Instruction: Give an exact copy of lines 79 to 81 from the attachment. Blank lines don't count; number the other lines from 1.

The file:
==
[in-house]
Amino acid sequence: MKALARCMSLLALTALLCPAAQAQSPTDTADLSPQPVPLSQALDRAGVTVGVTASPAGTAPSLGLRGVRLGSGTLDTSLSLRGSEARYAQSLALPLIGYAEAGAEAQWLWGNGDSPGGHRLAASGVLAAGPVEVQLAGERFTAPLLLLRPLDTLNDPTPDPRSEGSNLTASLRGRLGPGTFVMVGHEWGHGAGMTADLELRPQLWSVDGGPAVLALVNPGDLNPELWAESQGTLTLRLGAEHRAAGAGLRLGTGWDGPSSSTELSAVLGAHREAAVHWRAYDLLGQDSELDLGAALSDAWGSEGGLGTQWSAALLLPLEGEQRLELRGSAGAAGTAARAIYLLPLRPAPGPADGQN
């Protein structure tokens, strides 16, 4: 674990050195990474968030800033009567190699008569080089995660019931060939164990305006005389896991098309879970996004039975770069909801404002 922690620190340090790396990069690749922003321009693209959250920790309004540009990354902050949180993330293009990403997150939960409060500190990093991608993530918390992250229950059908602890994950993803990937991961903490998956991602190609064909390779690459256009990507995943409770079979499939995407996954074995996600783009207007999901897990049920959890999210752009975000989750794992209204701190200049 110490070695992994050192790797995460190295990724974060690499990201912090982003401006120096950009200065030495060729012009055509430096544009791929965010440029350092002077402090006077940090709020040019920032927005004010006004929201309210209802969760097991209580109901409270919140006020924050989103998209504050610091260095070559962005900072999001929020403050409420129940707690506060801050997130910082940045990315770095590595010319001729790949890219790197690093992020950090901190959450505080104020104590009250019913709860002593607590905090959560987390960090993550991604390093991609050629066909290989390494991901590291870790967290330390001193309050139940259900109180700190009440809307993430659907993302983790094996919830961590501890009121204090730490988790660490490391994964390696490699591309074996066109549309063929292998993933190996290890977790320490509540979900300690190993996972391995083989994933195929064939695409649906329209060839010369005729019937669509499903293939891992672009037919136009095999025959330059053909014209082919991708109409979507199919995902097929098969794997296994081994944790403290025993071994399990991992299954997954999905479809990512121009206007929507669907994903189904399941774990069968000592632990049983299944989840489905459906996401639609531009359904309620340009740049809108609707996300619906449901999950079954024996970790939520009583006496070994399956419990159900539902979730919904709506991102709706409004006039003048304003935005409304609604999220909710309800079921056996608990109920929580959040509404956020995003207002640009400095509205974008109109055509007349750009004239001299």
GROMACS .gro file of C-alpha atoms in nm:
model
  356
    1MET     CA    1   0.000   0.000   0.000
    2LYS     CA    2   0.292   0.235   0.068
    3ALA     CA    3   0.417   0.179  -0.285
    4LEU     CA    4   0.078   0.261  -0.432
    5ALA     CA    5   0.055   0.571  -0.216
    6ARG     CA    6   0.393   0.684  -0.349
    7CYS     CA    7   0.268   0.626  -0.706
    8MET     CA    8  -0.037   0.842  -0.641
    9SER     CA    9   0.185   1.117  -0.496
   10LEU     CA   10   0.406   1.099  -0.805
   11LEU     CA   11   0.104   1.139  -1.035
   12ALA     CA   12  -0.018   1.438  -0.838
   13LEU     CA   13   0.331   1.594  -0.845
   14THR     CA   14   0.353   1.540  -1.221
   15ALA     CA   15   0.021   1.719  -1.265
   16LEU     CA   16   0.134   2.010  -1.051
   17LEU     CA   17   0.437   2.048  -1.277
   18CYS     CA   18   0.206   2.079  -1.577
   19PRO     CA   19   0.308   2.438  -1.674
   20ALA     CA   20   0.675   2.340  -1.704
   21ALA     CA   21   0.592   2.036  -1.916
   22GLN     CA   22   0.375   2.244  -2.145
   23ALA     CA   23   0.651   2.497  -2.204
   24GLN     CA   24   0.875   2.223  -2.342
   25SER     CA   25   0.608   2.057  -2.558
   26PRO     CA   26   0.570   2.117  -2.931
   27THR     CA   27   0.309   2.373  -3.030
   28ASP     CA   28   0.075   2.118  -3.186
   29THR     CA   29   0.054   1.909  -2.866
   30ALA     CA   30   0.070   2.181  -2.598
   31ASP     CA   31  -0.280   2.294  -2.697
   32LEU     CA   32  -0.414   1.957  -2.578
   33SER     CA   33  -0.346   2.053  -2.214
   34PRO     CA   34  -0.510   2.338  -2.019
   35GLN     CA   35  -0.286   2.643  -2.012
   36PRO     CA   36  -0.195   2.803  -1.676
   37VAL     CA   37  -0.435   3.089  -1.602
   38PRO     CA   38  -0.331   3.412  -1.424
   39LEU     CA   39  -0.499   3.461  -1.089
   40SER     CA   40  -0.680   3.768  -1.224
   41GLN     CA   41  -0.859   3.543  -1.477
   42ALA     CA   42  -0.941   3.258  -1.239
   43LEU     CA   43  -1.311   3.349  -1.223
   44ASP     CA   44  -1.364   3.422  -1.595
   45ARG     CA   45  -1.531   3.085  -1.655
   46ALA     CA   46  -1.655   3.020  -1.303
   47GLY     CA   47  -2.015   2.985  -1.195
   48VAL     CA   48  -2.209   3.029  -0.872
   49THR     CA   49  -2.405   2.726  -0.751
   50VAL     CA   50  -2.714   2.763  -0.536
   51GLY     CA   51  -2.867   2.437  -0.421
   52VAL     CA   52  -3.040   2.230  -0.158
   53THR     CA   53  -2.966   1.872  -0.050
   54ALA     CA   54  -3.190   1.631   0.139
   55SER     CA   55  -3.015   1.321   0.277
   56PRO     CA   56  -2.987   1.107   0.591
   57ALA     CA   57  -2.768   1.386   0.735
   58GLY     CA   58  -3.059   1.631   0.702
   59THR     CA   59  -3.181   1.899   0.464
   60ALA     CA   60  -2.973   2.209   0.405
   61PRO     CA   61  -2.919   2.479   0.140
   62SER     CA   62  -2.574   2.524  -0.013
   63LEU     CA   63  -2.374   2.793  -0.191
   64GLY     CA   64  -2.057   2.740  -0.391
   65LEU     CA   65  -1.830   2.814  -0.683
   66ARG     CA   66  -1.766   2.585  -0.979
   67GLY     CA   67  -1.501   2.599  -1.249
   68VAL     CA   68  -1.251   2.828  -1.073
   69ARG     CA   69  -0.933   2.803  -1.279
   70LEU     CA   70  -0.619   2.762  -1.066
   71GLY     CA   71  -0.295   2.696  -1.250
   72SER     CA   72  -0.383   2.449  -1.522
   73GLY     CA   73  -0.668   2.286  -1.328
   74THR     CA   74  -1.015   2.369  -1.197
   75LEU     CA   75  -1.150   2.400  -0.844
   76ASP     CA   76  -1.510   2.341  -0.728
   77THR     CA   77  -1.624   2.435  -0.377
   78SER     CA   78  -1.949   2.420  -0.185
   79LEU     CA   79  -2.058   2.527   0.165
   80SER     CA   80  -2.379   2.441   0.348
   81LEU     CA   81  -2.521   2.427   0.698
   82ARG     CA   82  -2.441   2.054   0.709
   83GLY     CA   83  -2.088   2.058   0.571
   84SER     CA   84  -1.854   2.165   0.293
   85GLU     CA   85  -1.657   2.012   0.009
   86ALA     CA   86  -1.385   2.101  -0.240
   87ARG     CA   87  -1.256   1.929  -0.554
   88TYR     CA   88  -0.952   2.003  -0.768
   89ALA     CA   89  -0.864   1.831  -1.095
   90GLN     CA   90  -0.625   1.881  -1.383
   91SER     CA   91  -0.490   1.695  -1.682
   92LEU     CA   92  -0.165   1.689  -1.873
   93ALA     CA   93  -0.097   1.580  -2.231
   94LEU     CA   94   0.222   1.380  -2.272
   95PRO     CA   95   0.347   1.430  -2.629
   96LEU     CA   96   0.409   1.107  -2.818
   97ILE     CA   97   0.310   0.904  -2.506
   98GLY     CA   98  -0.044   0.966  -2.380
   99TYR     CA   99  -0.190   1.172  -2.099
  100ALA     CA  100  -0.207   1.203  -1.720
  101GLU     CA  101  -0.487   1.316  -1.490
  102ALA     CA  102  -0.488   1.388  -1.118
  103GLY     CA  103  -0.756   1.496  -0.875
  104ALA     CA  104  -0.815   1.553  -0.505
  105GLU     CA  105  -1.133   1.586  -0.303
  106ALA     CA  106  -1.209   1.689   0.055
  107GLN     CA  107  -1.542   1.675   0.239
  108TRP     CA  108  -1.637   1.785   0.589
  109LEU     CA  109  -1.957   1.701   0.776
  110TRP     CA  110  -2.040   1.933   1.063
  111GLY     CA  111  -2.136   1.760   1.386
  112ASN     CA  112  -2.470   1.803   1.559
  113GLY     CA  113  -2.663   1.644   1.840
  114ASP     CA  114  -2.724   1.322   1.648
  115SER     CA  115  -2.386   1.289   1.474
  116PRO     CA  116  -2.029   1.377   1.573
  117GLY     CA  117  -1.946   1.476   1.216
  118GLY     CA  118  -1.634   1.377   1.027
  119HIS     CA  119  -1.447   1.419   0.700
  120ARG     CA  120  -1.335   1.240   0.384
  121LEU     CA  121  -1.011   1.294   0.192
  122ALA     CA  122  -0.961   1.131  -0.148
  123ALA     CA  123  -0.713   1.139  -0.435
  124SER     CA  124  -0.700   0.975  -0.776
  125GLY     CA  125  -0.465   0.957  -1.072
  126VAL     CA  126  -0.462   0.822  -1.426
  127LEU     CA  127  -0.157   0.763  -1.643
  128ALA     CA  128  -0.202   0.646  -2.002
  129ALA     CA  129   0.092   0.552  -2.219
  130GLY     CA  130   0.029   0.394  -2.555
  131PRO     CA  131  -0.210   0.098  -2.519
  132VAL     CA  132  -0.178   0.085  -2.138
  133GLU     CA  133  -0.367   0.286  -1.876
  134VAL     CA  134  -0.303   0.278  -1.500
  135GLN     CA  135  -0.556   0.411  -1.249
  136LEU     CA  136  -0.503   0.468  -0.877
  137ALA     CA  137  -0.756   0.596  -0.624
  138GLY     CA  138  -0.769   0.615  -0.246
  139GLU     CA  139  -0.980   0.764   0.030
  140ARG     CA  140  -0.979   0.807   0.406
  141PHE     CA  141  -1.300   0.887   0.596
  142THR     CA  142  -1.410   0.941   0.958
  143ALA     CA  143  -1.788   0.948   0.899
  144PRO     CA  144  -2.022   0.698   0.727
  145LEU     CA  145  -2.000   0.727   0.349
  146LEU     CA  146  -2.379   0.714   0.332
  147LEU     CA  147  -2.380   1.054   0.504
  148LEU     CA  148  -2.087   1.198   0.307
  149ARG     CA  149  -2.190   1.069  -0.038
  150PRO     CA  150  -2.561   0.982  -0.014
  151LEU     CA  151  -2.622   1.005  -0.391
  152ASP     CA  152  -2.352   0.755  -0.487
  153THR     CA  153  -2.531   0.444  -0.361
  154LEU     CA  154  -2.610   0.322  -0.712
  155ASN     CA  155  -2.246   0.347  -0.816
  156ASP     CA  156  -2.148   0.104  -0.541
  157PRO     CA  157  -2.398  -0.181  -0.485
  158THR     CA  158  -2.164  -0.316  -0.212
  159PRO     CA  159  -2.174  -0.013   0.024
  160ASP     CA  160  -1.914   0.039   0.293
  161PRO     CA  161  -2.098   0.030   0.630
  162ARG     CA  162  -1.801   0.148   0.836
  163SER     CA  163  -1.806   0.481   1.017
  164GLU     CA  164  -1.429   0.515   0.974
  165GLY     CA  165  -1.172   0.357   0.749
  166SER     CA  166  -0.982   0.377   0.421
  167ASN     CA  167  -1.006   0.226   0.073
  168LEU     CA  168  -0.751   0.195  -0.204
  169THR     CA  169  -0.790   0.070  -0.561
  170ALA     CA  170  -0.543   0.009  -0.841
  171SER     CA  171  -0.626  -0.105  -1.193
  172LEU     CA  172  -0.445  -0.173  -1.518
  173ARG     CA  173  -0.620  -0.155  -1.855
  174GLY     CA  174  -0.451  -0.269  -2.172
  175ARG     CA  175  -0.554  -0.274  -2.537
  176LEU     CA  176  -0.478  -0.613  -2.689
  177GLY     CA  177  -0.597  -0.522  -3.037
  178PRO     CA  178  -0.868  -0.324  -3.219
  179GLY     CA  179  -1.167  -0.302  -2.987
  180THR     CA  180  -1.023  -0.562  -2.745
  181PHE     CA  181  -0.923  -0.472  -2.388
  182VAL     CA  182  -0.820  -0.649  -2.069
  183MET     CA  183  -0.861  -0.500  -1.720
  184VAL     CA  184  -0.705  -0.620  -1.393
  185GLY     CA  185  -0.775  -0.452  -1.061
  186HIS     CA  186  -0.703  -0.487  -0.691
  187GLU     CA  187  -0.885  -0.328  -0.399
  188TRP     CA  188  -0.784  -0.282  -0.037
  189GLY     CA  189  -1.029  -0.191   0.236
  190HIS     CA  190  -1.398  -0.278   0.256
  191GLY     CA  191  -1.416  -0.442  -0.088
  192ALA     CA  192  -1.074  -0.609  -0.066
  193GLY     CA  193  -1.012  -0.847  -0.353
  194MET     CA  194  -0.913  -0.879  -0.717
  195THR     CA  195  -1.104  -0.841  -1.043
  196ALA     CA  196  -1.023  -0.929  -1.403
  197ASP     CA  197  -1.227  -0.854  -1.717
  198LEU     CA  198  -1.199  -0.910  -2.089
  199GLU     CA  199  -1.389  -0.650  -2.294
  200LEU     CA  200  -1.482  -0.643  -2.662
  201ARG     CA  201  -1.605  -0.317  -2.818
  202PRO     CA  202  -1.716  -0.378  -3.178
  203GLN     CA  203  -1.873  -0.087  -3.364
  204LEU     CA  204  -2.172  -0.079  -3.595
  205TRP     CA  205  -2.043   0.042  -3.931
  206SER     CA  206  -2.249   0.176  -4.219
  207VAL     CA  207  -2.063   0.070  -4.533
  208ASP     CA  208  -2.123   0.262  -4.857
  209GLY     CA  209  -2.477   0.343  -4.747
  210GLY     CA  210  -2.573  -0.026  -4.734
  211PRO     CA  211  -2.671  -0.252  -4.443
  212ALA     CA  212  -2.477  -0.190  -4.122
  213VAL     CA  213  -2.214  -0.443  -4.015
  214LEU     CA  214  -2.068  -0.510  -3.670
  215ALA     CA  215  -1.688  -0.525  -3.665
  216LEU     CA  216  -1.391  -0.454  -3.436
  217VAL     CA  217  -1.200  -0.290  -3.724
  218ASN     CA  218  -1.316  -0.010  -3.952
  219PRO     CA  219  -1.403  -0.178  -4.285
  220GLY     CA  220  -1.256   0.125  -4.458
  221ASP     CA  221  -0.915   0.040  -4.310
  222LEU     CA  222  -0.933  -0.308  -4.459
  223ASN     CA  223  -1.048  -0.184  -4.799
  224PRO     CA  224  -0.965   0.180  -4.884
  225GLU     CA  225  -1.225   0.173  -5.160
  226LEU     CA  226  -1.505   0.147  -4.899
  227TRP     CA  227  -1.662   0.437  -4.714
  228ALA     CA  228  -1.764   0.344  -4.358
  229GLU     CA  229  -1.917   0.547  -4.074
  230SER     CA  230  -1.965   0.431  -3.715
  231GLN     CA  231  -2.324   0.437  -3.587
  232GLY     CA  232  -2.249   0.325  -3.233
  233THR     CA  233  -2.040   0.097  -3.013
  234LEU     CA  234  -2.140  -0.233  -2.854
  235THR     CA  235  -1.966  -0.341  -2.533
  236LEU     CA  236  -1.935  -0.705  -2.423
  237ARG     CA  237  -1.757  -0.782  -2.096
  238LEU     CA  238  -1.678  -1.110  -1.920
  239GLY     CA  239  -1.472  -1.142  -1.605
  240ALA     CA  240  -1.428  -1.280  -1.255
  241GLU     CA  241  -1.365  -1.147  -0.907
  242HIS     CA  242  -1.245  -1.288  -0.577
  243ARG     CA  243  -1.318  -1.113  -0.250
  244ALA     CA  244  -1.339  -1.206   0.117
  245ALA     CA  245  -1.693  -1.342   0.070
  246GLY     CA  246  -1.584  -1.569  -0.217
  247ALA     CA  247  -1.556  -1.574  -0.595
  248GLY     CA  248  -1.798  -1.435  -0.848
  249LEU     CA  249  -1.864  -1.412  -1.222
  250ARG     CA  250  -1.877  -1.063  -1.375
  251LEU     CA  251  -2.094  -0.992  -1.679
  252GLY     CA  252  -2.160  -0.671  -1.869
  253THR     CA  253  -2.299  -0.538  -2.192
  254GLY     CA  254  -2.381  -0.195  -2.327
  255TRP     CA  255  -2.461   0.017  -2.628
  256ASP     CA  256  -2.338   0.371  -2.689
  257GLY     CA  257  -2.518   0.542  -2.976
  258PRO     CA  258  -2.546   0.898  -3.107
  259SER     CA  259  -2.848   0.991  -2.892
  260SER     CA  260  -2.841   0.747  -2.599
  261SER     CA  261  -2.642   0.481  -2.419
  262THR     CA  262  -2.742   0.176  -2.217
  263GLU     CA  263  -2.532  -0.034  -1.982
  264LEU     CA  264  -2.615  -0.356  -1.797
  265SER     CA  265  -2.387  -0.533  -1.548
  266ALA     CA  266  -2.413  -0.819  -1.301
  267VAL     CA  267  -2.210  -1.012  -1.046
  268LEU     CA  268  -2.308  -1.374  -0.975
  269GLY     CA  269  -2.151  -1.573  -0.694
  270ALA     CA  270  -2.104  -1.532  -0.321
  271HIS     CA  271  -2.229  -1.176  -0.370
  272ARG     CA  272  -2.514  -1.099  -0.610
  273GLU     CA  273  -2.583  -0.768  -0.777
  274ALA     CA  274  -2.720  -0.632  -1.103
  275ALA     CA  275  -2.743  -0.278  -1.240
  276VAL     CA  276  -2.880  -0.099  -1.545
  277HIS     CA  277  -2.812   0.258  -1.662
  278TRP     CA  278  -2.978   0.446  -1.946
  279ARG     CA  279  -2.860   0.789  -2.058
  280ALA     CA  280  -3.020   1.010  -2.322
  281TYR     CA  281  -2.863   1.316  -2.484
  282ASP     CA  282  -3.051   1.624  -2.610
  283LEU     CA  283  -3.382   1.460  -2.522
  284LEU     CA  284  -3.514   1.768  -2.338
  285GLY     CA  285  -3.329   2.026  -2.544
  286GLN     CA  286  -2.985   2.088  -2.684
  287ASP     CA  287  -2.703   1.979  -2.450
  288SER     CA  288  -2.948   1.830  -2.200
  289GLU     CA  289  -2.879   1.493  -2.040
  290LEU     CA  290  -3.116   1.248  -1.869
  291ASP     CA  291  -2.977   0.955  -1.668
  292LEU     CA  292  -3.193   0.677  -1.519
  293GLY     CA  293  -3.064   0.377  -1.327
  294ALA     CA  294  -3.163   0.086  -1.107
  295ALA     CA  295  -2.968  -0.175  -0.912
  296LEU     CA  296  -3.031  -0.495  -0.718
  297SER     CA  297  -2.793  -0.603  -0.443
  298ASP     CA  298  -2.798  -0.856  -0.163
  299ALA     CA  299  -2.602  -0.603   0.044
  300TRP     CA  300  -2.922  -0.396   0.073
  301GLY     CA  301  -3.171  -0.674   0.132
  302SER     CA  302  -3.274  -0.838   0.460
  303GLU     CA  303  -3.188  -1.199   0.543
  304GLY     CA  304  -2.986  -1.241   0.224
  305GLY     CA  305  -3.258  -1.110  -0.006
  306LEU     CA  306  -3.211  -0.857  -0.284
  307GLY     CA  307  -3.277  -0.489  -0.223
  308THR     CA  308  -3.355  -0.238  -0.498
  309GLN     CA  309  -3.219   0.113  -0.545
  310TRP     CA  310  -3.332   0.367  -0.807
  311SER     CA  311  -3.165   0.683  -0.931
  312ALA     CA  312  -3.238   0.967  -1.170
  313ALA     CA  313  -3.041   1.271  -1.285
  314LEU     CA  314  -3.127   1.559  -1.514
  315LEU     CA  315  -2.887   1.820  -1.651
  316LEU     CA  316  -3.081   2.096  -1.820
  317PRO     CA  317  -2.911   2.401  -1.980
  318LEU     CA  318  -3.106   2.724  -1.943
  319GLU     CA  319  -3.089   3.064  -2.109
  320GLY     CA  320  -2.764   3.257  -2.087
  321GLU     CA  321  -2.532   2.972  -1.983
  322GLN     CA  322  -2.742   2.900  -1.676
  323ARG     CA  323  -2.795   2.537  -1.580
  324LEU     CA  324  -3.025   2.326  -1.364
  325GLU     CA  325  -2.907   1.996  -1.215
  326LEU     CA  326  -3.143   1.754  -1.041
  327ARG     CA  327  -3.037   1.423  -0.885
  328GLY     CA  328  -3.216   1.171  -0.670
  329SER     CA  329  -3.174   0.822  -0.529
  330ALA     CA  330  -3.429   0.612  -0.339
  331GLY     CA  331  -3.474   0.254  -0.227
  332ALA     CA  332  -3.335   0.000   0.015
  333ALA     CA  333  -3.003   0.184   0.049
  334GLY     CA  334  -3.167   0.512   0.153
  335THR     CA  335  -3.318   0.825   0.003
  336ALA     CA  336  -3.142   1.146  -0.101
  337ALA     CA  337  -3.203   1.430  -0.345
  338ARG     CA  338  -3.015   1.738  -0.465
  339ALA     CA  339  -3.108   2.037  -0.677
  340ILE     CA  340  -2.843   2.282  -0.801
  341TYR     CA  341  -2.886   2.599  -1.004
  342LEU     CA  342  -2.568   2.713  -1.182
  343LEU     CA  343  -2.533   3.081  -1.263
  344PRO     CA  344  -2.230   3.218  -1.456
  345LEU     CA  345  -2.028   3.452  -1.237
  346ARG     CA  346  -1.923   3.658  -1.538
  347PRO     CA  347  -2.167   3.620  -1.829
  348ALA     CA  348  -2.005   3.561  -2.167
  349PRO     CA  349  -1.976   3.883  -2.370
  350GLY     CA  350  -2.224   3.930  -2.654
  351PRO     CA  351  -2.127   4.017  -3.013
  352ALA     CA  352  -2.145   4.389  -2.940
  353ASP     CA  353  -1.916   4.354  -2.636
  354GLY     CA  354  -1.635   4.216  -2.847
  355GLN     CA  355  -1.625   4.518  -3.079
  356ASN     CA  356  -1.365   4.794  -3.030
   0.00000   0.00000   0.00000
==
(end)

   73GLY     CA   73  -0.668   2.286  -1.328
   74THR     CA   74  -1.015   2.369  -1.197
   75LEU     CA   75  -1.150   2.400  -0.844